July 2009

Grant Results

SUMMARY

The End-of-Life Nursing Education Consortium is a national effort to improve end-of-life care by nurses.

From February 2000 through September 2004, the American Association of Colleges of Nursing, Washington, in collaboration with City of Hope National Medical Center, Duarte, Calif., conducted 15 training conferences designed to enable nursing school faculty to integrate instruction on end-of-life care into their schools' curricula.

Key Results

  • The faculty training sessions provided content, teaching tools and resources in the core areas in which nurses must be competent in order to deliver quality end-of-life care — pain management; symptom management; ethical/legal issues; cultural considerations; communication; grief; quality of life at the end of life and preparation and care for the time of death.
  • Some 1,400 nurse educators representing about one-third of the nursing programs in the United States participated in the training sessions.
  • A 2002 evaluation conducted after the first five training conferences found that nursing faculty had added an average of 10 hours of end-of-life content to their schools' curriculum and, within a year of the training, had taught an estimated 19,000 nursing students in end-of-life care per module for each of the nine modules.
  • Nursing students' examination scores following the training demonstrated their increased mastery of eight of the nine core end-of-life content areas.
  • About half of the nurse educators also were using the end-of-life material to teach students or practicing staff nurses in settings off campus, including hospitals, clinics, long-term care facilities, hospices or palliative care centers and nursing homes.

For more results see Results and Evaluation Findings.

Funding
The Robert Wood Johnson Foundation (RWJF) provided six grants totaling $3,707,064 for this project.

 See Grant Detail & Contact Information
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THE PROBLEM

In the 1990s, a number of studies documented that nurses and other members of the health care team were inadequately prepared to care for patients at the end of life.

A pivotal 1997 Institute of Medicine (IOM) report, Approaching Death: Improving Care at the End of Life, pointed to inadequate professional and continuing education as the chief cause of deficiencies in nurses' knowledge and attitudes with respect to pain and symptom management, ethical considerations, communication skills and the legal aspects of end-of-life care. To address these problems, the IOM report recommended changing undergraduate, graduate and continuing education to ensure that practitioners develop competence in caring for dying patients.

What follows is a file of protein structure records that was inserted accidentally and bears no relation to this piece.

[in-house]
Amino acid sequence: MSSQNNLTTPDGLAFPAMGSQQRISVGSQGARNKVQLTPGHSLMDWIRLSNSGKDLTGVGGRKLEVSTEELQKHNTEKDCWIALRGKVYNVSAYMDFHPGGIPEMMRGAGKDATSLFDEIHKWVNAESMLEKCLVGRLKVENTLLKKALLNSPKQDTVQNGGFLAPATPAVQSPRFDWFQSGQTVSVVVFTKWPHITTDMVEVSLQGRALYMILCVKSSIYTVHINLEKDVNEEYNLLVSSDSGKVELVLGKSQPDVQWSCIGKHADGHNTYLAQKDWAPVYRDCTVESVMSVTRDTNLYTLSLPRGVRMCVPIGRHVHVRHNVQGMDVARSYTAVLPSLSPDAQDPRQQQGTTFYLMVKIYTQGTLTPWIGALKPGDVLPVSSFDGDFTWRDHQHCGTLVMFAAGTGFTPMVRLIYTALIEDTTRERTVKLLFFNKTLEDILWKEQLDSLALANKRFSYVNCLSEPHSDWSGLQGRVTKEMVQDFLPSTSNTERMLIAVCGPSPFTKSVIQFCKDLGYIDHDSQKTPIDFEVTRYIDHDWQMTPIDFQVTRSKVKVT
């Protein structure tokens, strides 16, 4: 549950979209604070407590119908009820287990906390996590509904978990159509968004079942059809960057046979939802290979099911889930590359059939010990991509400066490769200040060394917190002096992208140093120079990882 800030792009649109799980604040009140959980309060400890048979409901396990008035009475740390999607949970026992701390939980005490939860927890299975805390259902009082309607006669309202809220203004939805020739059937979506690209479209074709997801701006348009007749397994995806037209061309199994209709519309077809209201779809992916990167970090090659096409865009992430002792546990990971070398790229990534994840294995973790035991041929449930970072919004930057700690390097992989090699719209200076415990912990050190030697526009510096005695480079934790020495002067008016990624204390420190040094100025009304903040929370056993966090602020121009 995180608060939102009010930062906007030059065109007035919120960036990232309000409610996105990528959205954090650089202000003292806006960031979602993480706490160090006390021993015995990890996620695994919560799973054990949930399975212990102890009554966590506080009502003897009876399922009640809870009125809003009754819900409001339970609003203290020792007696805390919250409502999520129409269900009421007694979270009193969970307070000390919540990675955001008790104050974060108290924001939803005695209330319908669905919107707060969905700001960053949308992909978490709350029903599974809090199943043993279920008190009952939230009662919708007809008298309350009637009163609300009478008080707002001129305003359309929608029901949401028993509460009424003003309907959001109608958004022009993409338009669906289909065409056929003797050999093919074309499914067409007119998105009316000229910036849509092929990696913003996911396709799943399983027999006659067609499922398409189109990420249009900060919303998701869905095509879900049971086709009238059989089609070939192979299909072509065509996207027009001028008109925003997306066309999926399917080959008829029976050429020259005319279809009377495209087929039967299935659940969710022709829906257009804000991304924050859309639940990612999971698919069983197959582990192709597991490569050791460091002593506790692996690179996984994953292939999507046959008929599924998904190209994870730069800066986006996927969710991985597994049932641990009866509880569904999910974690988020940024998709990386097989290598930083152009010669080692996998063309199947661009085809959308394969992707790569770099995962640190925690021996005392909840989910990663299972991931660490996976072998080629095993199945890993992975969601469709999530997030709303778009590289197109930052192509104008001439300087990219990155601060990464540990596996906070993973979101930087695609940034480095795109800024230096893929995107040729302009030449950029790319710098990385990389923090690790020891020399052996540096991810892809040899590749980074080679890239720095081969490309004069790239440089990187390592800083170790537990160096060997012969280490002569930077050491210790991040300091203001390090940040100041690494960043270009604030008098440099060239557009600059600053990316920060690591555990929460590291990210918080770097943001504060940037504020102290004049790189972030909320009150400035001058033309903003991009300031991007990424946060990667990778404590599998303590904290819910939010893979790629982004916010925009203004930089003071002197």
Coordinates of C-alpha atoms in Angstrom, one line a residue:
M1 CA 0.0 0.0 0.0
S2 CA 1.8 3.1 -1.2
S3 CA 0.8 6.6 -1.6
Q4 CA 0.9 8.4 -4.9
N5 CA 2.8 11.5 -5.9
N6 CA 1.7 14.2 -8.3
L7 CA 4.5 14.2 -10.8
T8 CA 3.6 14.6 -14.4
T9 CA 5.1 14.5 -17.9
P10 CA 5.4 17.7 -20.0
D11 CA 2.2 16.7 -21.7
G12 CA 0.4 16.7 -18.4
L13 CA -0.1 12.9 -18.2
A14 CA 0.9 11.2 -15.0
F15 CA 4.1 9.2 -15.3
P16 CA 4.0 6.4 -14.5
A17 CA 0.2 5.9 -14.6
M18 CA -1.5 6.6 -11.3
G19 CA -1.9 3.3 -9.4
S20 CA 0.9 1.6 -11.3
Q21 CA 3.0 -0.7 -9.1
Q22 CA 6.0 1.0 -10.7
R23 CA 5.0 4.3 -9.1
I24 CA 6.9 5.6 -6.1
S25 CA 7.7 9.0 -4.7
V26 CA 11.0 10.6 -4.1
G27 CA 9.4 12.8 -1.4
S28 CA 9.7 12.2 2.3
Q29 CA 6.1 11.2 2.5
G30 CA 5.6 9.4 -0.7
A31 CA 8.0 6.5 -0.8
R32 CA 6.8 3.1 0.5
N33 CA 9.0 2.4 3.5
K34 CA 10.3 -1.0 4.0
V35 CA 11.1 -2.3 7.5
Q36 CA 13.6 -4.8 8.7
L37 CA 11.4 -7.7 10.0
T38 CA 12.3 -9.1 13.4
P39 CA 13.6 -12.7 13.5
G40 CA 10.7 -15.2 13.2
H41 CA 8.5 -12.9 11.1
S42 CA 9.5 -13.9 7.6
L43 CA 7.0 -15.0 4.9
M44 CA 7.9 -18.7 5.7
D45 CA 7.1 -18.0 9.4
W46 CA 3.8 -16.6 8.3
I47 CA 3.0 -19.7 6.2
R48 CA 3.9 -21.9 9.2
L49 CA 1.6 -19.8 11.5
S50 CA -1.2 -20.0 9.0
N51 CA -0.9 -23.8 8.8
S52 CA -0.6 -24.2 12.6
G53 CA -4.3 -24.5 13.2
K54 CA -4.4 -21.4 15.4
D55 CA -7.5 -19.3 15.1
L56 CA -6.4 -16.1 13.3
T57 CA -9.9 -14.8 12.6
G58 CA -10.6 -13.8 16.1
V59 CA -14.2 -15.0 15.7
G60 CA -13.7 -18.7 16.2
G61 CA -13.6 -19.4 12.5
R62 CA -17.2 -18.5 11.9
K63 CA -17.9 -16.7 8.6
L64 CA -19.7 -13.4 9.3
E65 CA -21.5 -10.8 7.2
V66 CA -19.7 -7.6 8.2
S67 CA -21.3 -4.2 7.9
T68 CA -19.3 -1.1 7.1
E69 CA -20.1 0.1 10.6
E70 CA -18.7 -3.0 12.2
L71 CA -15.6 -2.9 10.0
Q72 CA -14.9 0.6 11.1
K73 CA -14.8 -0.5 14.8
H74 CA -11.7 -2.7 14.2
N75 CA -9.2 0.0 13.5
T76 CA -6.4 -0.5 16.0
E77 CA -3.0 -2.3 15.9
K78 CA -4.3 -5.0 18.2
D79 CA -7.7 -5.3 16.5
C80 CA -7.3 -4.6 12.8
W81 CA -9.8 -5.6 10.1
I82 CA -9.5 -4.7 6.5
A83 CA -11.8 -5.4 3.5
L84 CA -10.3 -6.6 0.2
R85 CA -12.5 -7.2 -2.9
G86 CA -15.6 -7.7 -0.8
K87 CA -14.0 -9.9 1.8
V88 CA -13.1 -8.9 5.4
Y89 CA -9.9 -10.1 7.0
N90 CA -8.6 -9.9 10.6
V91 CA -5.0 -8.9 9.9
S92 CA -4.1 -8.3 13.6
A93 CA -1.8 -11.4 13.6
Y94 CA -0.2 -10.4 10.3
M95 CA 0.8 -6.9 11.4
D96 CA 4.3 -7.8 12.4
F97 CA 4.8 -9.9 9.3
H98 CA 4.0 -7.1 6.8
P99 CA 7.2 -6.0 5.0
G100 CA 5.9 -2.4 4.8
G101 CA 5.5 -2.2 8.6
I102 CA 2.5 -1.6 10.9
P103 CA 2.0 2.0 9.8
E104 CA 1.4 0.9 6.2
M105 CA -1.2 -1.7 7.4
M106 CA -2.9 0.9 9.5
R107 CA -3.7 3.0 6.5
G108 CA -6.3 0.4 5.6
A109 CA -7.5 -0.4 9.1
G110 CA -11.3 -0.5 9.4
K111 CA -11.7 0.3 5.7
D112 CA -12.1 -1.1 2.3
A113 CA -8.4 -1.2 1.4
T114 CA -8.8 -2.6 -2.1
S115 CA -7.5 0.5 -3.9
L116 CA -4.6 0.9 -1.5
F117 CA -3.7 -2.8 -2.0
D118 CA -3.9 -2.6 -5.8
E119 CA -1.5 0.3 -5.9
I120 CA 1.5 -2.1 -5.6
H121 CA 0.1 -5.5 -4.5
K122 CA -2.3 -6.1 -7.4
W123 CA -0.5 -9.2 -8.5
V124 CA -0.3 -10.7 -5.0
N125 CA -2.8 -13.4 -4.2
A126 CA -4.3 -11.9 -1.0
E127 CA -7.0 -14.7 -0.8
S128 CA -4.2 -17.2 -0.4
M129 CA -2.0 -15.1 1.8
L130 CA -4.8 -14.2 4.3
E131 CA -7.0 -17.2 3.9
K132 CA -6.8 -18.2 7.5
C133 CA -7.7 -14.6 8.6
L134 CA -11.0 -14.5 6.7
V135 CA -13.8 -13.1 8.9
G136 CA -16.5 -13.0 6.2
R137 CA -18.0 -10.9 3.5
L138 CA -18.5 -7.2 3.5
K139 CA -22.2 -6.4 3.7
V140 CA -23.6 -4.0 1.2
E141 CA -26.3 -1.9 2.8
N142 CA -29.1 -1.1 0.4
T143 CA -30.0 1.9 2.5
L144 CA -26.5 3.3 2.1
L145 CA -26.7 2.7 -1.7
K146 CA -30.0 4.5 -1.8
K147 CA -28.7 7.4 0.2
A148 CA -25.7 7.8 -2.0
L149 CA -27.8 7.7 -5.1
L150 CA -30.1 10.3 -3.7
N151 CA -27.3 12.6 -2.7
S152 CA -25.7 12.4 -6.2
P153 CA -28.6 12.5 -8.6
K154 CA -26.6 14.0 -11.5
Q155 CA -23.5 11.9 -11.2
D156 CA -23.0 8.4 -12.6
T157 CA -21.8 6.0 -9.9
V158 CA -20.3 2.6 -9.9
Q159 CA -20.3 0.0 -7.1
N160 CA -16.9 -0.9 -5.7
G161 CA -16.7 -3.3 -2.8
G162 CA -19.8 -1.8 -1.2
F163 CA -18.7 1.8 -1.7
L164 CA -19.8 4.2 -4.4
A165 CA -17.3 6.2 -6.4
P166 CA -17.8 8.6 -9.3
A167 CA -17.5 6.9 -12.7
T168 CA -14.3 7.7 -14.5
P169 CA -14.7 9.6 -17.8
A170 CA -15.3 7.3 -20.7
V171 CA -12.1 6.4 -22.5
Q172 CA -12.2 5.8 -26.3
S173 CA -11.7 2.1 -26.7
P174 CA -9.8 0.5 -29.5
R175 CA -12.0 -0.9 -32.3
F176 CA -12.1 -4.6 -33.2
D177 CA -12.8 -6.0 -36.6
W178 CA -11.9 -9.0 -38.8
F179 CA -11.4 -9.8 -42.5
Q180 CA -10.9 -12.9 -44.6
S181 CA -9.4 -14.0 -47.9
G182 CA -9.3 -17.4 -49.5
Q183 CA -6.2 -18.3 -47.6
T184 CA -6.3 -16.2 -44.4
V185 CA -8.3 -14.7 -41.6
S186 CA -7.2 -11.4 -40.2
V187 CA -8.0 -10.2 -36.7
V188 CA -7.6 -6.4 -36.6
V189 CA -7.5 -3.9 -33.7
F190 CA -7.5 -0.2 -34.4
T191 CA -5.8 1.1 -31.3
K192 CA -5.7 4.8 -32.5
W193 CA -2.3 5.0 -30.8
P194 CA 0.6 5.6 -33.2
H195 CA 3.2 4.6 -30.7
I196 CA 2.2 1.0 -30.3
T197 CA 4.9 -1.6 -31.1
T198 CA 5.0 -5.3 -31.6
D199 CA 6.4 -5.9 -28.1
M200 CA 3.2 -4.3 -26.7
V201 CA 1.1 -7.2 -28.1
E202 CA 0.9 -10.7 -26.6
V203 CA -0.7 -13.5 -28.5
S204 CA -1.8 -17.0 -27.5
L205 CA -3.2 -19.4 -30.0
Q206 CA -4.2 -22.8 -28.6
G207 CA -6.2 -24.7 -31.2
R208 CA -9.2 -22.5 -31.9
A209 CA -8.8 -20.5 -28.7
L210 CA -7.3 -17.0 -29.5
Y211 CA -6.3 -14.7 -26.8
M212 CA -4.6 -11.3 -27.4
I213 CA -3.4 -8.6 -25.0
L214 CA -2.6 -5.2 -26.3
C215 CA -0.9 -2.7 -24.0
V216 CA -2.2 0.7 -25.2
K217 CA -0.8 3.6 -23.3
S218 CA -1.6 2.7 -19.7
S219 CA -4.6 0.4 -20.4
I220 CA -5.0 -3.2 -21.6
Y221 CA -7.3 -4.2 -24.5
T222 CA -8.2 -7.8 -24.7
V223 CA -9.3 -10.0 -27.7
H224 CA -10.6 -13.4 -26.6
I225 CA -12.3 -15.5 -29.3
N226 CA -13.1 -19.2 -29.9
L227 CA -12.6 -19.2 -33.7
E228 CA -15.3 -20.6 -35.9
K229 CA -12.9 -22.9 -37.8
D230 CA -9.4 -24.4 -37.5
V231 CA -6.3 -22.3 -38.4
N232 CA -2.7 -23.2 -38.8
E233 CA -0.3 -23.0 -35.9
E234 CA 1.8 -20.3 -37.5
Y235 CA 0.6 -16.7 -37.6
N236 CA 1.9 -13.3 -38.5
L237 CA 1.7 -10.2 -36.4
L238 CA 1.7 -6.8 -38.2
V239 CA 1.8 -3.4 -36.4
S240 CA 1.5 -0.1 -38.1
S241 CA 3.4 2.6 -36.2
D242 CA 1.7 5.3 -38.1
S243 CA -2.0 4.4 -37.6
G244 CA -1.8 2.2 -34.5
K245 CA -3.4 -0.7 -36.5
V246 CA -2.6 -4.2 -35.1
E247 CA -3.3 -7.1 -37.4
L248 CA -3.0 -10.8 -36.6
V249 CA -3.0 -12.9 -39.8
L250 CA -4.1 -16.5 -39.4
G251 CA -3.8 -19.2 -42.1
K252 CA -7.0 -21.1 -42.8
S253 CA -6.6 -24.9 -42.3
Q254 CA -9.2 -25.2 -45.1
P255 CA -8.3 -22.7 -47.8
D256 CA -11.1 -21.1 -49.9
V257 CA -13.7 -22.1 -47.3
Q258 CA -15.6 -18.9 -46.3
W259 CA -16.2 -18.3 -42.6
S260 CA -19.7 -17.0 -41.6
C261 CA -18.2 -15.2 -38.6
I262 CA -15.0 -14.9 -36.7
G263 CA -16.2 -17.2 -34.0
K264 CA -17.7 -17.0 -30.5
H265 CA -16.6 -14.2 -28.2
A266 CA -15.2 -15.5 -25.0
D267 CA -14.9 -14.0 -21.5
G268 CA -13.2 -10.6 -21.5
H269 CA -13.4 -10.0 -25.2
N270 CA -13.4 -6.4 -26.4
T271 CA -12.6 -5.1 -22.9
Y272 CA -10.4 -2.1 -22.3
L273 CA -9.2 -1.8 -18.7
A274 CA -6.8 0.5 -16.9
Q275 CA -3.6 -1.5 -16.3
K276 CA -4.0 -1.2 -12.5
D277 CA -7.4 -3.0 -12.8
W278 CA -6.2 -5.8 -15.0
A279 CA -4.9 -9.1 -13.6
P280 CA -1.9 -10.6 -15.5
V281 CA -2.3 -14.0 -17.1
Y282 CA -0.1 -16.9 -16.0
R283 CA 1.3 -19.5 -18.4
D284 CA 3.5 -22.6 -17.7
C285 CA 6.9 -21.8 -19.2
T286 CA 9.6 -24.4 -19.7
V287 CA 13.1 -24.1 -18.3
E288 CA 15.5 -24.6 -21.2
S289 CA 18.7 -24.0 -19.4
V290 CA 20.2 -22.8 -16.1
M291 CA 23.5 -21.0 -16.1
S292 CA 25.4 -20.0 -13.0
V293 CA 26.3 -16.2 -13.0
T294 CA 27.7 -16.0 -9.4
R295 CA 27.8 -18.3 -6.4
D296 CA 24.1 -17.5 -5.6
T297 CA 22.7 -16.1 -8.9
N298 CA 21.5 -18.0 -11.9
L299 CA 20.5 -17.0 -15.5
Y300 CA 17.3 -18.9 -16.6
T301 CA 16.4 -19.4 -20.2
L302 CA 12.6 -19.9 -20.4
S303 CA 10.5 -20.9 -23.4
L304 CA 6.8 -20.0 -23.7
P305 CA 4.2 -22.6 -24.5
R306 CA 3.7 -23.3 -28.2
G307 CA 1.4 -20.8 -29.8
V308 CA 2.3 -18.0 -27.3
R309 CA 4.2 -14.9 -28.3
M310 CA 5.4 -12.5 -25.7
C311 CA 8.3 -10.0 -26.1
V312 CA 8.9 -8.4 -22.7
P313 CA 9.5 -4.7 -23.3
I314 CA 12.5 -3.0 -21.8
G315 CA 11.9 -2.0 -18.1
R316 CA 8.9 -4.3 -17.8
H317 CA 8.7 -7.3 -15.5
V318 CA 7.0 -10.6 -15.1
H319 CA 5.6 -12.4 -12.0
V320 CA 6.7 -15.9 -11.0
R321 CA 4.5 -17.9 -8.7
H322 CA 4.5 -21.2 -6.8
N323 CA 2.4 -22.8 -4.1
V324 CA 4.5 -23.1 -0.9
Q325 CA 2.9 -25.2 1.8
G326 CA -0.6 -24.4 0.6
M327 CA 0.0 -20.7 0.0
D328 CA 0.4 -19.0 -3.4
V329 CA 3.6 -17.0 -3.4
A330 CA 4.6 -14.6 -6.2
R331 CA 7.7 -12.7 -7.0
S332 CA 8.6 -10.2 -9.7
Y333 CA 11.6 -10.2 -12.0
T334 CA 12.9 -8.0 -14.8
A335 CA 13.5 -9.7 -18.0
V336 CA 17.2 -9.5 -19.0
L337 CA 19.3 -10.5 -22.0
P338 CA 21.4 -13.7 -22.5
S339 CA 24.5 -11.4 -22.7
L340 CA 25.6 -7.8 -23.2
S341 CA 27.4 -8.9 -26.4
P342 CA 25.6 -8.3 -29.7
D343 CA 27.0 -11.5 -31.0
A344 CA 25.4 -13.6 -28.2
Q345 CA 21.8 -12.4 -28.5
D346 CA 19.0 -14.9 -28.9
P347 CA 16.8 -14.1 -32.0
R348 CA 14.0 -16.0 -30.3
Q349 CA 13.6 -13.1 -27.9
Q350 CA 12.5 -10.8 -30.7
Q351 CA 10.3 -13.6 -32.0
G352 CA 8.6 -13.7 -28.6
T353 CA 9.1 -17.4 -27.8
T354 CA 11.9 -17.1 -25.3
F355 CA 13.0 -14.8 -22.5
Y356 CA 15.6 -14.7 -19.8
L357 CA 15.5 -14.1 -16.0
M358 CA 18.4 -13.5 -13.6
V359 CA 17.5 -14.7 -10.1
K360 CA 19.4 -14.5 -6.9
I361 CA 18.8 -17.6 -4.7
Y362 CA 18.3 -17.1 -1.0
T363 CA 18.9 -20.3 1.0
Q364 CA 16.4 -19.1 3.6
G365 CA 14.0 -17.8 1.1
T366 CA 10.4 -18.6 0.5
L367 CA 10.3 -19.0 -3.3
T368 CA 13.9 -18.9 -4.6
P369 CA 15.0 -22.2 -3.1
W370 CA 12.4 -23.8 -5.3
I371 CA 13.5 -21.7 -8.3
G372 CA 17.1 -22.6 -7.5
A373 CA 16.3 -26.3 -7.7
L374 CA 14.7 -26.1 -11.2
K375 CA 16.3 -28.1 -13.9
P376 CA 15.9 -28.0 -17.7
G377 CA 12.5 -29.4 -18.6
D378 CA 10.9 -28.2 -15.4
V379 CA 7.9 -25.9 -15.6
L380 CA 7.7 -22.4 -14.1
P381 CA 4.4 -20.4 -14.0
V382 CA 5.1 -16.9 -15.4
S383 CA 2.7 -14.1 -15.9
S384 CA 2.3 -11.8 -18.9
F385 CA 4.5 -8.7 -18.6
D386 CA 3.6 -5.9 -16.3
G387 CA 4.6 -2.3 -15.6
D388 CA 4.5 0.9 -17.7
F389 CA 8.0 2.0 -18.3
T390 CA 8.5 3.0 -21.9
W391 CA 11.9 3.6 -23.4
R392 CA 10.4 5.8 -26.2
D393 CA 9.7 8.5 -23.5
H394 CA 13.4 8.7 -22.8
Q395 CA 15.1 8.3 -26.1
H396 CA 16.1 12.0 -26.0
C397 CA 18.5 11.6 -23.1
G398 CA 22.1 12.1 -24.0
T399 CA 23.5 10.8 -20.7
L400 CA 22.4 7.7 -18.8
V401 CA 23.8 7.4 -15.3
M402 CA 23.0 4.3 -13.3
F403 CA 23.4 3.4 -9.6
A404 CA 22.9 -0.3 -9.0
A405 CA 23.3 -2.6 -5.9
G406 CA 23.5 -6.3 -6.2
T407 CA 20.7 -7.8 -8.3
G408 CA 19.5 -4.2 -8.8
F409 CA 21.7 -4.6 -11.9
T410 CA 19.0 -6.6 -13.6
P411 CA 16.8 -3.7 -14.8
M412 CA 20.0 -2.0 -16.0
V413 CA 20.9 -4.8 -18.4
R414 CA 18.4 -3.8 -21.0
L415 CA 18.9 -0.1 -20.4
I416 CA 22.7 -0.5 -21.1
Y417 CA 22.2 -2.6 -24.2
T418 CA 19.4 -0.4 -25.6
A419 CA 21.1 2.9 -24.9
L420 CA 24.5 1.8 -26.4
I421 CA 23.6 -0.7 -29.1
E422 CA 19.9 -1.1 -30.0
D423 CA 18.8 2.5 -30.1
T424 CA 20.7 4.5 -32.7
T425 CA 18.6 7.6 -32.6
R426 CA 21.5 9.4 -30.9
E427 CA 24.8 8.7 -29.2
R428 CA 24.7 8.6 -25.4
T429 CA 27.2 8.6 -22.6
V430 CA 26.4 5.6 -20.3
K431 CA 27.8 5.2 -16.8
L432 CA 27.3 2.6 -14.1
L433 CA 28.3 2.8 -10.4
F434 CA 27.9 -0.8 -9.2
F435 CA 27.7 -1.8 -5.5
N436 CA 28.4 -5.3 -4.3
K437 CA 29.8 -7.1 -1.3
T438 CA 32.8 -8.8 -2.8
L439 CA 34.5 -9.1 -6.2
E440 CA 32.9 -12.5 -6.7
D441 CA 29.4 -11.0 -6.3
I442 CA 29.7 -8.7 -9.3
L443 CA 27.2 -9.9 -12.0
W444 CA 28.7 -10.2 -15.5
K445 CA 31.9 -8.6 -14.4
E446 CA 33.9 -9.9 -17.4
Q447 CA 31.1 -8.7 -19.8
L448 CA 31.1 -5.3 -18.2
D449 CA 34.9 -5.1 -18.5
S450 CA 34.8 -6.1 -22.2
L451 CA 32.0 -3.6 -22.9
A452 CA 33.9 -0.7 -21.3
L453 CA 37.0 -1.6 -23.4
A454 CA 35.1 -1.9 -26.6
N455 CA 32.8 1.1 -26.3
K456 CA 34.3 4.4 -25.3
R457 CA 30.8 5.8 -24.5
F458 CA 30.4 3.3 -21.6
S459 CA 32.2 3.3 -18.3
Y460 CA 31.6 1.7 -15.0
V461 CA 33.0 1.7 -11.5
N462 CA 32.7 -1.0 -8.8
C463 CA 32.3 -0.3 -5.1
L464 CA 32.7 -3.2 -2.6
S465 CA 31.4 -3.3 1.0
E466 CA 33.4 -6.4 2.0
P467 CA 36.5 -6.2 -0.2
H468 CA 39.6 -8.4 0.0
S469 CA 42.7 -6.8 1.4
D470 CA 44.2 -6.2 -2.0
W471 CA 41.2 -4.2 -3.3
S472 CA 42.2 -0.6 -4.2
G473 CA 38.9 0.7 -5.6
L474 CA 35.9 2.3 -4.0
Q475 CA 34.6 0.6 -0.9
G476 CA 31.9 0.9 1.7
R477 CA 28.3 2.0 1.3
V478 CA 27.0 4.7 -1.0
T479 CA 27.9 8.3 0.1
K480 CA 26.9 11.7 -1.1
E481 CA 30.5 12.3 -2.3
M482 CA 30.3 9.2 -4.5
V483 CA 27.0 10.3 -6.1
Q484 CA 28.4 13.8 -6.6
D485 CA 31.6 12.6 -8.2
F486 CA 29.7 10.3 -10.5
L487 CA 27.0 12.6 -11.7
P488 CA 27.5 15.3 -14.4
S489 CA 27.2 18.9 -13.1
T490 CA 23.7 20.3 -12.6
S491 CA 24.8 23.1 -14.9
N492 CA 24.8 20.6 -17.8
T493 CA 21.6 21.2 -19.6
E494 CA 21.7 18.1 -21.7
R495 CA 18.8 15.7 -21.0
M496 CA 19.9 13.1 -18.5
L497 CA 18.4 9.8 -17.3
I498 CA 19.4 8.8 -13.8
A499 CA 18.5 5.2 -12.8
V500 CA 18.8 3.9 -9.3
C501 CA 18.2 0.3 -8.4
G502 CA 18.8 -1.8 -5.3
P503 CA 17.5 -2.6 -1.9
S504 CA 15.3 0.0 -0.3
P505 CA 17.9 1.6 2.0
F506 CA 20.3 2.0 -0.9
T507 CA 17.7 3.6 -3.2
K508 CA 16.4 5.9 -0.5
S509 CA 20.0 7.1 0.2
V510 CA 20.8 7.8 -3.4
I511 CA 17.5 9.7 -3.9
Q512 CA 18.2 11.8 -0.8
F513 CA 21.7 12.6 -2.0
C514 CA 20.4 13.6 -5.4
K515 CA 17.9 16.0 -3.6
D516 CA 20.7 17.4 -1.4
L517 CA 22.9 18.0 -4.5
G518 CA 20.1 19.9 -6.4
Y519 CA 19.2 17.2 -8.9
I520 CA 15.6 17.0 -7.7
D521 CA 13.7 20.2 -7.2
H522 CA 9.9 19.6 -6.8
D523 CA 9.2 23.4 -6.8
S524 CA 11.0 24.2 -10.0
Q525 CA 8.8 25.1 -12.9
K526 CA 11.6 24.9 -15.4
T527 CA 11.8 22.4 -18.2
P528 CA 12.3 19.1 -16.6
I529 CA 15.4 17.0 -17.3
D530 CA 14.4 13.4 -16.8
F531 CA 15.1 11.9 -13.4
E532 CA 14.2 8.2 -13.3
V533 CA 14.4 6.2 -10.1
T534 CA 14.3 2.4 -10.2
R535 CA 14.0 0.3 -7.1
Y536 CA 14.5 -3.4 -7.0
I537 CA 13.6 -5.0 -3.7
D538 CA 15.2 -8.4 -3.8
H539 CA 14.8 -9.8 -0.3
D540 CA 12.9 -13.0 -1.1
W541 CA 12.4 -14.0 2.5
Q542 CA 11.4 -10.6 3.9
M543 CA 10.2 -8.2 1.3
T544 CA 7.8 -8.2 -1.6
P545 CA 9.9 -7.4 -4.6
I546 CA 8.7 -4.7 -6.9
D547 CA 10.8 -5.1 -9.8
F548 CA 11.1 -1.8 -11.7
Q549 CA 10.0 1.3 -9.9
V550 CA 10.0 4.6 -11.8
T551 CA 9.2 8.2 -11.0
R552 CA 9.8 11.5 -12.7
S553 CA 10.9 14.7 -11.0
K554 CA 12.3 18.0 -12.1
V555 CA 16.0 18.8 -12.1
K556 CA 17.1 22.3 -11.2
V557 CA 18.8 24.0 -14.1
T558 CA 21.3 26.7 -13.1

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RWJF STRATEGY

In response to the IOM report, researchers at the City of Hope National Medical Center, a California-based biomedical research and treatment center, conducted a study (RWJF grant ID# 032829; see Grant Results) that examined how well educators were preparing nursing students to care for the dying. When they examined nursing textbooks, the researchers found that only 2 percent of the content of 50 leading textbooks addressed end-of-life care.

As part of the same study, City of Hope researchers surveyed 725 nursing school deans and faculty and found that many felt unprepared to teach end-of-life content. At the same time, the Washington-based American Association of Colleges of Nursing was attempting to define a set of "core competencies" for nurses in end-of-life care.

With support from RWJF (ID# 031451), a workgroup of nurse educators, clinicians and researchers, including staff from the City of Hope, produced the 1997 document, A Peaceful Death: Recommended Competencies and Curriculum Guidelines for End-of-Life Care.

The project described here sought to implement the recommendations outlined in A Peaceful Death by helping nurse educators integrate end-of-life content into existing nursing programs.

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THE PROJECT

From February 2000 through September 2004, the American Association of Colleges of Nursing and the City of Hope National Medical Center spearheaded a national effort to create a "consortium," or cadre, of nurse educators trained in end-of-life care that could share this specialized information with others. Called the End-of-Life Nursing Education Consortium, the project's goals were to: